Valneva nets €25M loan to fund vax pipeline work

On the heels of a $42 million supply contract with the U.S. Department of Defense, France’s Valneva has netted another big funding source. Through a loan with the European Investment Bank, the biotech will have access to €25 million to fund vaccine pipeline work.

Valneva, which currently markets vaccines against Japanese encephalitis and cholera, will put the money to use in areas including Lyme disease, the only such program in the industry, and Zika, according to a release.

While it’s set to enter Phase I with its Lyme disease candidate yet this year, the company is also working on vaccines against Pseudomonas aeruginosa--which failed to meet its primary endpoint in a Phase II/III trial--and Clostridium difficile. The Lyon-based company is seeking to lock down a partnership on that candidate, which it says is “Phase III ready.”

Whitepaper

Simplify and Accelerate Drug R&D With the MarkLogic Data Hub Service for Pharma R&D

Researchers are often unable to access the information they need. And, even when data does get consolidated, researchers find it difficult to sift through it all and make sense of it in order to confidently draw the right conclusions and share the right results. Discover how to quickly and easily find, synthesize, and share information—accelerating and improving R&D.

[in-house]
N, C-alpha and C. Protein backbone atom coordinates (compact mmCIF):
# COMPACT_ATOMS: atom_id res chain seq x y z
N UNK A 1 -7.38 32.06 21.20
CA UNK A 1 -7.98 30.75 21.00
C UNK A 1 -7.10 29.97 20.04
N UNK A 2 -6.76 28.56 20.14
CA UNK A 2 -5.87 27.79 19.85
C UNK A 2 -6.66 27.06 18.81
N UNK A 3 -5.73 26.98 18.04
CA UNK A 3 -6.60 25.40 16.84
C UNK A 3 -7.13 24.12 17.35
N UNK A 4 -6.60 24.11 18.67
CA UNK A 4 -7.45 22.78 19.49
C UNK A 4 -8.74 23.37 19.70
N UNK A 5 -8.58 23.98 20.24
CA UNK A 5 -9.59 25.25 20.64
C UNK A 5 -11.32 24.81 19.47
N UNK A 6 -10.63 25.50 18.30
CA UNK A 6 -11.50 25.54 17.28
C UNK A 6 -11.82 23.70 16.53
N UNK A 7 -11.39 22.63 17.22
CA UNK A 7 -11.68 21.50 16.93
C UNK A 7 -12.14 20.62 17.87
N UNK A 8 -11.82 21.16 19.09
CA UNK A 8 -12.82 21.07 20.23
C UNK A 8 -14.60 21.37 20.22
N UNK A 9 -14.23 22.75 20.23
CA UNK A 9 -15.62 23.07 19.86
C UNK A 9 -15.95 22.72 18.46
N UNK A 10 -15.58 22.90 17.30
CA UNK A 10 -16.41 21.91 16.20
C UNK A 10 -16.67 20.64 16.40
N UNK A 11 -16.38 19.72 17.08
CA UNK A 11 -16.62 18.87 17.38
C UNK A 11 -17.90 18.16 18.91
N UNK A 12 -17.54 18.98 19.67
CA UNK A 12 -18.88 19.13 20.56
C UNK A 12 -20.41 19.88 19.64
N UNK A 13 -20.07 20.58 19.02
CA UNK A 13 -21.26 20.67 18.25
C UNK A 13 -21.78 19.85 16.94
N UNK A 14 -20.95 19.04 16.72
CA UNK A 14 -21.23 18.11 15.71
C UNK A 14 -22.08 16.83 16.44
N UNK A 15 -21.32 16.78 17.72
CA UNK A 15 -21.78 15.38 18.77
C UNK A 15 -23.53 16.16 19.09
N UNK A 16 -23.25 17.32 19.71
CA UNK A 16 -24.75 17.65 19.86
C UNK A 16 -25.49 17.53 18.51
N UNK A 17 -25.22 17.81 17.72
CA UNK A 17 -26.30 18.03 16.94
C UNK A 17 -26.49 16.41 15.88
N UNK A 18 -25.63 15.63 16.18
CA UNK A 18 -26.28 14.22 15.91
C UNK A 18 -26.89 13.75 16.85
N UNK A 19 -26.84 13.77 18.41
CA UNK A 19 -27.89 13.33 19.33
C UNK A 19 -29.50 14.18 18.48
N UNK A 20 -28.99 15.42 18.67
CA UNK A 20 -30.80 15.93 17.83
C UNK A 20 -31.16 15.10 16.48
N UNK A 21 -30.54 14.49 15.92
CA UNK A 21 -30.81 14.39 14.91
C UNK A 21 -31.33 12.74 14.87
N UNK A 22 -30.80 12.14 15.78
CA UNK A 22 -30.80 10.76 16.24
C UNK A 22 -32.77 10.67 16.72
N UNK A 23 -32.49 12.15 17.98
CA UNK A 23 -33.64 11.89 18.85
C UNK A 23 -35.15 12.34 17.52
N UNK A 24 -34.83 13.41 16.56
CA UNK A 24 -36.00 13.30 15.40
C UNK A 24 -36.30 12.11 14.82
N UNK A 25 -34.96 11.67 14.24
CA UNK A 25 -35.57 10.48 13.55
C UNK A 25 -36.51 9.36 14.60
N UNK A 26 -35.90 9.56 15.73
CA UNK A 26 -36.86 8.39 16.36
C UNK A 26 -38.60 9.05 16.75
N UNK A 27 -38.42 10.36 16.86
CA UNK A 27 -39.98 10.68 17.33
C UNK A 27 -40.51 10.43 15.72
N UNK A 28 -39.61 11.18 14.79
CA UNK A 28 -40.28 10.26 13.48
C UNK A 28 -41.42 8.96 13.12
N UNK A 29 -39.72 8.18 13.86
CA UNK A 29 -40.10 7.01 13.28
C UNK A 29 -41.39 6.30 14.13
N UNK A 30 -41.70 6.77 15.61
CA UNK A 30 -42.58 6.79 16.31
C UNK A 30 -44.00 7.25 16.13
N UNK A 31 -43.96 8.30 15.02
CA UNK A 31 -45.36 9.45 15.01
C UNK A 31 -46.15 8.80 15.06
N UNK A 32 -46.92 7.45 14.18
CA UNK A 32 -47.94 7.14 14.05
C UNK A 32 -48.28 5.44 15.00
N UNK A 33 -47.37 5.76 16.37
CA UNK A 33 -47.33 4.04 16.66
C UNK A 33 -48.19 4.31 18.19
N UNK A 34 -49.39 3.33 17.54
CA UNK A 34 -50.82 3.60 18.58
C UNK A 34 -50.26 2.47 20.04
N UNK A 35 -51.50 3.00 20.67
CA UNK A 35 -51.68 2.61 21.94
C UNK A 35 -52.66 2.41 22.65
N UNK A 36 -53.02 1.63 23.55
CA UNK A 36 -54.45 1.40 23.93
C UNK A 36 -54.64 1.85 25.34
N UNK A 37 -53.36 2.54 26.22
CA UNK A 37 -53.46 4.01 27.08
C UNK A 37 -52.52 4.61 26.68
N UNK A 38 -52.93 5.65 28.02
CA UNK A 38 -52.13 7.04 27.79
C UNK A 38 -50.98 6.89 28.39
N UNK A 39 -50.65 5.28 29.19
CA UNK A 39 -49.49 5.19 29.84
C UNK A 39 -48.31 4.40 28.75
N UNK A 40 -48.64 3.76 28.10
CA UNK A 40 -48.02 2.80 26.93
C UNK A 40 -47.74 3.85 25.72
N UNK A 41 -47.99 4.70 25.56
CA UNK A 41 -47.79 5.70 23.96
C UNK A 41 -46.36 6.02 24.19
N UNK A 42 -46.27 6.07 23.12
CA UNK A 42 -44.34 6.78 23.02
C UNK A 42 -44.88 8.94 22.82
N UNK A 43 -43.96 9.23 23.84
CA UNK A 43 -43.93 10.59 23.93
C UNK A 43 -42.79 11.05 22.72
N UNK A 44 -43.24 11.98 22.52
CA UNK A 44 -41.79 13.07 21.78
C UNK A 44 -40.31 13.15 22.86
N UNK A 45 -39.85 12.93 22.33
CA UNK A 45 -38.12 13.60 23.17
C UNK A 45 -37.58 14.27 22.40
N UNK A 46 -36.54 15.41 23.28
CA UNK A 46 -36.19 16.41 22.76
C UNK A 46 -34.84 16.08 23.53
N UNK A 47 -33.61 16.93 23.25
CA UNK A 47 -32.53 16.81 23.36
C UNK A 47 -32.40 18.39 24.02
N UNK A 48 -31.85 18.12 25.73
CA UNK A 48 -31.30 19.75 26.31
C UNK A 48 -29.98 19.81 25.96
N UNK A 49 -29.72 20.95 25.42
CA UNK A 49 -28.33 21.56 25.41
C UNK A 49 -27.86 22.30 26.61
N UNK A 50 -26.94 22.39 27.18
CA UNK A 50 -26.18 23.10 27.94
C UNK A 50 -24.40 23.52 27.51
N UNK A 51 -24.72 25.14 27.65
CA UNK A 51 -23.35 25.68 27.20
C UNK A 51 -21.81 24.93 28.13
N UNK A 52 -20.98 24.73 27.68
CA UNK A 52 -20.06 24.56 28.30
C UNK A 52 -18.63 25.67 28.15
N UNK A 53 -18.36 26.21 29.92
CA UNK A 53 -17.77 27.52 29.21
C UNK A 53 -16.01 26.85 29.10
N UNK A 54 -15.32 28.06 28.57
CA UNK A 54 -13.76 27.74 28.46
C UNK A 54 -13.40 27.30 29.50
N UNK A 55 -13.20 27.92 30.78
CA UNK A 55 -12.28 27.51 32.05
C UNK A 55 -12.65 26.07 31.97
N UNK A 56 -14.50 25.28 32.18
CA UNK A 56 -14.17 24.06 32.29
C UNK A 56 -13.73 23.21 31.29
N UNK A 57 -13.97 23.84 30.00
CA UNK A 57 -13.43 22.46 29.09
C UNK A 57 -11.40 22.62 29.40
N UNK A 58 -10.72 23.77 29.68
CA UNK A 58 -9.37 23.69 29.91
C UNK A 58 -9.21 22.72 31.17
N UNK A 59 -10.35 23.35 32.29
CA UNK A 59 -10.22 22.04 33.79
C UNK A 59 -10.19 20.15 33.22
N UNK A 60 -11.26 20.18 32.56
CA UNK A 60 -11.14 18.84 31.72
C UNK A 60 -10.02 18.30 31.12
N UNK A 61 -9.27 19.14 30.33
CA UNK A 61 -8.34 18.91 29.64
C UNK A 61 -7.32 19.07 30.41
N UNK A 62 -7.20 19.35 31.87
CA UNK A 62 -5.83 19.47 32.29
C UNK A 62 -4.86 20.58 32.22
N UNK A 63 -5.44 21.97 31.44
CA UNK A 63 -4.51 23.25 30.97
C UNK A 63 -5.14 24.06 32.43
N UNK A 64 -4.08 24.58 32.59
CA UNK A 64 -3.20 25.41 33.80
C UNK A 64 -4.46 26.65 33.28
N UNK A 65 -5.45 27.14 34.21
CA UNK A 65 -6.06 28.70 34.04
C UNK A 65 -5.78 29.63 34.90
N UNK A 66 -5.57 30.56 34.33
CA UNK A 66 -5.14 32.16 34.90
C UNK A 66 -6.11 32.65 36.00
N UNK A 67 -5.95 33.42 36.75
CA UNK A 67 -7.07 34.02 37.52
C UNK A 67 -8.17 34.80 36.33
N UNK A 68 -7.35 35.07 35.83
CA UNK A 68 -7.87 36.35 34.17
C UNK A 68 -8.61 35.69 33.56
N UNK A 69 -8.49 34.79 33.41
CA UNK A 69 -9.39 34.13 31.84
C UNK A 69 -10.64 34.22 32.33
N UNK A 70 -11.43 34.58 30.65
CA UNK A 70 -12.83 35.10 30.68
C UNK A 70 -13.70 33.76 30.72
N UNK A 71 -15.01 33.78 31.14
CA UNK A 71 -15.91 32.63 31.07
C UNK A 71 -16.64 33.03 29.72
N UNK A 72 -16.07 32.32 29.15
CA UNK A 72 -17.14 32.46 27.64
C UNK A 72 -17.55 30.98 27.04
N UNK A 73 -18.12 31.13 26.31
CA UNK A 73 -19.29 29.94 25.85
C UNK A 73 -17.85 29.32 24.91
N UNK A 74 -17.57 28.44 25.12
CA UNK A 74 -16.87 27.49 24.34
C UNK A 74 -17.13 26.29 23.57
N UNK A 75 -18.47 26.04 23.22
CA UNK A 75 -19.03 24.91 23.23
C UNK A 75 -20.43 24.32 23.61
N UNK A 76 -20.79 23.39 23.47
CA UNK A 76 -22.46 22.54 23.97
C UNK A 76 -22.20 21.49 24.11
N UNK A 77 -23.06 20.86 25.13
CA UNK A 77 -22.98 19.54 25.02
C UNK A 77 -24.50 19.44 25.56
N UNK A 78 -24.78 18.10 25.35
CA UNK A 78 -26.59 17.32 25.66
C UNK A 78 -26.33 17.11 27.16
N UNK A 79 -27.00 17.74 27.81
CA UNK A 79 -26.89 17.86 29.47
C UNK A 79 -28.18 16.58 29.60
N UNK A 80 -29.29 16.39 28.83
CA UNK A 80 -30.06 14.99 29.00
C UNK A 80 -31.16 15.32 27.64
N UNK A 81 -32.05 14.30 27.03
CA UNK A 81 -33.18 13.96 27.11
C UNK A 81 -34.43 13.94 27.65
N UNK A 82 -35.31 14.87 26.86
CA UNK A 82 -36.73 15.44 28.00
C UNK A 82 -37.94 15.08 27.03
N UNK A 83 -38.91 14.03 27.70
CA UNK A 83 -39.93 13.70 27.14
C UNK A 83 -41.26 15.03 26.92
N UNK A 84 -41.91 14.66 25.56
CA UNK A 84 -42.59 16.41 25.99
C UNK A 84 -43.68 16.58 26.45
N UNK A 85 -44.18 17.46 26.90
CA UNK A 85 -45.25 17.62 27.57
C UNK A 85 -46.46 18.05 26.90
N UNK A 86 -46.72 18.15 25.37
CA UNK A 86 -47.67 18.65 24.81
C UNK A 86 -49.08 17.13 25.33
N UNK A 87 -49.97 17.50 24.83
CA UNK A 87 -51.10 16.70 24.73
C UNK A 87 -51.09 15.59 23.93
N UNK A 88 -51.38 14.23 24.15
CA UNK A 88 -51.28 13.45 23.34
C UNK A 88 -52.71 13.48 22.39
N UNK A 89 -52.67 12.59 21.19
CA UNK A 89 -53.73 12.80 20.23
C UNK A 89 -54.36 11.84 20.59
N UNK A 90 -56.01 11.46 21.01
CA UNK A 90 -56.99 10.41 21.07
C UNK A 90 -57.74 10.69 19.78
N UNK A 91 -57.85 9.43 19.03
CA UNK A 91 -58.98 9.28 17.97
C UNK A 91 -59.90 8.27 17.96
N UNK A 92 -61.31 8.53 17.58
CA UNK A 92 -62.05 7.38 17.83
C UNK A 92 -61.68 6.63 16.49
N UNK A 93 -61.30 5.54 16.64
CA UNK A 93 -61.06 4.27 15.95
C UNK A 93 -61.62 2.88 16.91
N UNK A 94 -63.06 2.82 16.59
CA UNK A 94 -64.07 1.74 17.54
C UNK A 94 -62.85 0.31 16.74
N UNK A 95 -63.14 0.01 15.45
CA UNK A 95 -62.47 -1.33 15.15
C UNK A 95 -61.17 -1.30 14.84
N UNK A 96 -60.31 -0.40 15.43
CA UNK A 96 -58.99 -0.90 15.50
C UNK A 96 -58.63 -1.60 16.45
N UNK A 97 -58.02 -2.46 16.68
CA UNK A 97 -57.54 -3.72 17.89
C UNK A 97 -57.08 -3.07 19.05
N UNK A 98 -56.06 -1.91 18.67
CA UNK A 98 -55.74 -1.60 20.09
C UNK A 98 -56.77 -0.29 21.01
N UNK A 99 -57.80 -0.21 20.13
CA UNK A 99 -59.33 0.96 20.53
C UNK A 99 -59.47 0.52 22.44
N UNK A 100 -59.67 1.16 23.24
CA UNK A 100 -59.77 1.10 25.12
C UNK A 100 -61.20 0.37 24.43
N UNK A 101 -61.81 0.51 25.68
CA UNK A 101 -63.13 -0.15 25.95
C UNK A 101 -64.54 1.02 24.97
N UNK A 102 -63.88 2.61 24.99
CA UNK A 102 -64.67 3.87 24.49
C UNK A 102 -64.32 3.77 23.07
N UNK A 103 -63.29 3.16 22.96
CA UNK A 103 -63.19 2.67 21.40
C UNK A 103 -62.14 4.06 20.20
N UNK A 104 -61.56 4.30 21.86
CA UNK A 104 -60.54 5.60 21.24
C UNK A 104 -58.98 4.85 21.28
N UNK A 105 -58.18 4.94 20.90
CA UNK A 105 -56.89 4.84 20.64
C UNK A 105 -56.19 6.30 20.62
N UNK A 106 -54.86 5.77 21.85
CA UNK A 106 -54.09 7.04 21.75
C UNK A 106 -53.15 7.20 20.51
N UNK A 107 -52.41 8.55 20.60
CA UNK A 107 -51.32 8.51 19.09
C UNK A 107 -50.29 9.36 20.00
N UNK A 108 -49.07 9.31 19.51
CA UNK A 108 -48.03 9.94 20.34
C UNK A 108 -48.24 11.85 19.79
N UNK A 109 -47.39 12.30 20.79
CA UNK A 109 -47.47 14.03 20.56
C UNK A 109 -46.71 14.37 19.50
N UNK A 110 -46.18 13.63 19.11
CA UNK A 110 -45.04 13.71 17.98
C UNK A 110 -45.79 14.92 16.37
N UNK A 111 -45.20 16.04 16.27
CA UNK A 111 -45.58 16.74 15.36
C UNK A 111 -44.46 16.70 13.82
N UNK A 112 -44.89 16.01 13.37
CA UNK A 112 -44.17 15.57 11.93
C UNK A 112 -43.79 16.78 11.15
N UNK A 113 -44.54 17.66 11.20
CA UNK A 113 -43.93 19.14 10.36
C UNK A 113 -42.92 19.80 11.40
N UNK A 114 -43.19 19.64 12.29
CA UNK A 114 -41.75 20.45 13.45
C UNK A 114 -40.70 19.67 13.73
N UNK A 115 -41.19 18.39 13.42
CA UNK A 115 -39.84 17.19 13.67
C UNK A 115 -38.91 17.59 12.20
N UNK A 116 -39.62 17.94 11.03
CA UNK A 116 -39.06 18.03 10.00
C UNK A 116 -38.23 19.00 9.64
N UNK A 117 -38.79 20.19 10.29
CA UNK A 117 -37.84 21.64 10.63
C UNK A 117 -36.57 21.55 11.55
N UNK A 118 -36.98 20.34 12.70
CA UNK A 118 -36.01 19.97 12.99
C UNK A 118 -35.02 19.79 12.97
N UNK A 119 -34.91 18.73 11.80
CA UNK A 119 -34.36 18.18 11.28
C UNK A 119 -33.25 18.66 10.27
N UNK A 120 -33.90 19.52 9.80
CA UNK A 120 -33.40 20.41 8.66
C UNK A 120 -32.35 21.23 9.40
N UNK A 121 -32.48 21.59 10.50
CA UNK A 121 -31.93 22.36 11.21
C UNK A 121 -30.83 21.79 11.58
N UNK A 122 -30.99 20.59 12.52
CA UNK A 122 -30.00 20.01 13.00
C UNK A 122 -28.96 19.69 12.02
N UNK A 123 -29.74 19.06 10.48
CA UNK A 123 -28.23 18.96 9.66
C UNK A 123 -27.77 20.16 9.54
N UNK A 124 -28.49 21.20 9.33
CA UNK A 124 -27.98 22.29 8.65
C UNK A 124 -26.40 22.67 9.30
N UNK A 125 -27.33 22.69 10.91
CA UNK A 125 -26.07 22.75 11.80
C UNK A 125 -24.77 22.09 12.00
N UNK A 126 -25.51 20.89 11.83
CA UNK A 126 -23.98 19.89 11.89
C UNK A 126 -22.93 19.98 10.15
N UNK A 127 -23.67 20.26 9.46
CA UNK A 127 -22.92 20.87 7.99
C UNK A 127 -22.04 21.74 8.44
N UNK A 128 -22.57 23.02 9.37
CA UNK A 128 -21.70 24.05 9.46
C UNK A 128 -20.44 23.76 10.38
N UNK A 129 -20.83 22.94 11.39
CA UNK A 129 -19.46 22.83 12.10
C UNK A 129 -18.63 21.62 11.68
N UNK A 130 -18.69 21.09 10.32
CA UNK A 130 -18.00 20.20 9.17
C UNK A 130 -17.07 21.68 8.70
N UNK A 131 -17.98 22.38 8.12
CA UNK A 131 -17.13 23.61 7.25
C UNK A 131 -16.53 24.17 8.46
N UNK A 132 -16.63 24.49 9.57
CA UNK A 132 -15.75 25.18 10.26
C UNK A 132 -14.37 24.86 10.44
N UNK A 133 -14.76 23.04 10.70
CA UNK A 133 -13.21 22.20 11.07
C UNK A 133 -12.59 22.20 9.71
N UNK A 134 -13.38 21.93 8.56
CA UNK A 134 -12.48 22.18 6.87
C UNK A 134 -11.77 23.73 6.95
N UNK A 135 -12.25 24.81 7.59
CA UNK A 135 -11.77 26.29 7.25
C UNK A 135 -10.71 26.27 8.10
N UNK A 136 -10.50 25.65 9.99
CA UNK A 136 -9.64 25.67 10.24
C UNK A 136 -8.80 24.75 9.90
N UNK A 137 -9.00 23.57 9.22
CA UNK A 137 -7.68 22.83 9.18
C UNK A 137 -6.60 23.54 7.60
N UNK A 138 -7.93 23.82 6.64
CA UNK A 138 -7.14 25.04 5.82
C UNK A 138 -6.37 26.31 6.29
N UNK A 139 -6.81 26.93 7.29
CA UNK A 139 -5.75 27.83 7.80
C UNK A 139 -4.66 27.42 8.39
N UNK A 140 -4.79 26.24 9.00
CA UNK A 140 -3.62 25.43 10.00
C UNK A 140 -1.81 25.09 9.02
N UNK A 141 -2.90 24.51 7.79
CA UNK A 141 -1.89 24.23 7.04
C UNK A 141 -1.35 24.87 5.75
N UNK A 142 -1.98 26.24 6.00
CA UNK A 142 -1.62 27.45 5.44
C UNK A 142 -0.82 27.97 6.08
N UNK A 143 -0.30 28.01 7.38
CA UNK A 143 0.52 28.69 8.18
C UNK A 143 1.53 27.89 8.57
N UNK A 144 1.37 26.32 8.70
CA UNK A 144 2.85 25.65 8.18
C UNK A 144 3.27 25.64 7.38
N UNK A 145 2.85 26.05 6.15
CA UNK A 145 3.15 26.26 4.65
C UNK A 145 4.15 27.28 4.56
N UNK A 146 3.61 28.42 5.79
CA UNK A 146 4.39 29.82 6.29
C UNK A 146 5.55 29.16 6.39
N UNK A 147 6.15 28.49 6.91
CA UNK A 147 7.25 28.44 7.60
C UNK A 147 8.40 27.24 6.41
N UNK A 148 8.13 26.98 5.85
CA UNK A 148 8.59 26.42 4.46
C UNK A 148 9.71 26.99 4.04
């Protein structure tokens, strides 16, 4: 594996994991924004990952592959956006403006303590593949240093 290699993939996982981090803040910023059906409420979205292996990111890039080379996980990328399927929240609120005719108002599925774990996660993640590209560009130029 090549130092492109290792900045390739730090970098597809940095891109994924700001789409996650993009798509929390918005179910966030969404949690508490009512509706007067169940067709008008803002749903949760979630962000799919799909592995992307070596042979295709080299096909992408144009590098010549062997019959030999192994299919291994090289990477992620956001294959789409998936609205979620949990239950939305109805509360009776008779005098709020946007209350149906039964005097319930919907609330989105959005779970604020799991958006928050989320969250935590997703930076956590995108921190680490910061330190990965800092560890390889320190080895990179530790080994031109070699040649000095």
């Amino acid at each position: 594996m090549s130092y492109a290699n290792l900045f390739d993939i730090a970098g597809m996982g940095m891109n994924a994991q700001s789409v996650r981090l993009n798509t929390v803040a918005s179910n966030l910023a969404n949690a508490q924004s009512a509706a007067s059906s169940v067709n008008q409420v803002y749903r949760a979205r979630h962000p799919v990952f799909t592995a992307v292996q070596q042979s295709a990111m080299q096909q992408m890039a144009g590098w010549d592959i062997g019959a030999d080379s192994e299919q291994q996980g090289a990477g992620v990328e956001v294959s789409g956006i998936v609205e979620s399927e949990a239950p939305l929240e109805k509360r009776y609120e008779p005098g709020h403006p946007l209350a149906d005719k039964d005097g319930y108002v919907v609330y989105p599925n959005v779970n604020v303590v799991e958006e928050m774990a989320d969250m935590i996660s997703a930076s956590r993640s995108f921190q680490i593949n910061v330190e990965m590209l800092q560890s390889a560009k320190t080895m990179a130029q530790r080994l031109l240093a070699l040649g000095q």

EIB's loan follows a $42 million supply contract the company inked with the U.S. Department of Defense in March for Ixiaro, a Japanese encephalitis vaccine.

Last year, Valneva brought in revenues and grants worth €83.3 million, a 96.4% increase over 2014’s total of €42.4 million, but still €8.5 million short of expenses. The company said it expects to break even in 2016.

- here’s the release

Related Articles:
Valneva scores $42M supply contract with DOD
PaxVax's cholera vaccine wins FDA nod

Read more on

Suggested Articles

The efficacy between Keytruda and FerGene's nadofaragene firadenovec look comparable in their studies, though Merck has at least one upper hand.

Thursday, the FDA approved the first three generic versions of Gilenya, but they may not hit the market anytime soon due to ongoing litigation.

Gilead is hoping to score a patent extension on TAF meds, but patient advocates say that would reward conduct that harmed patients.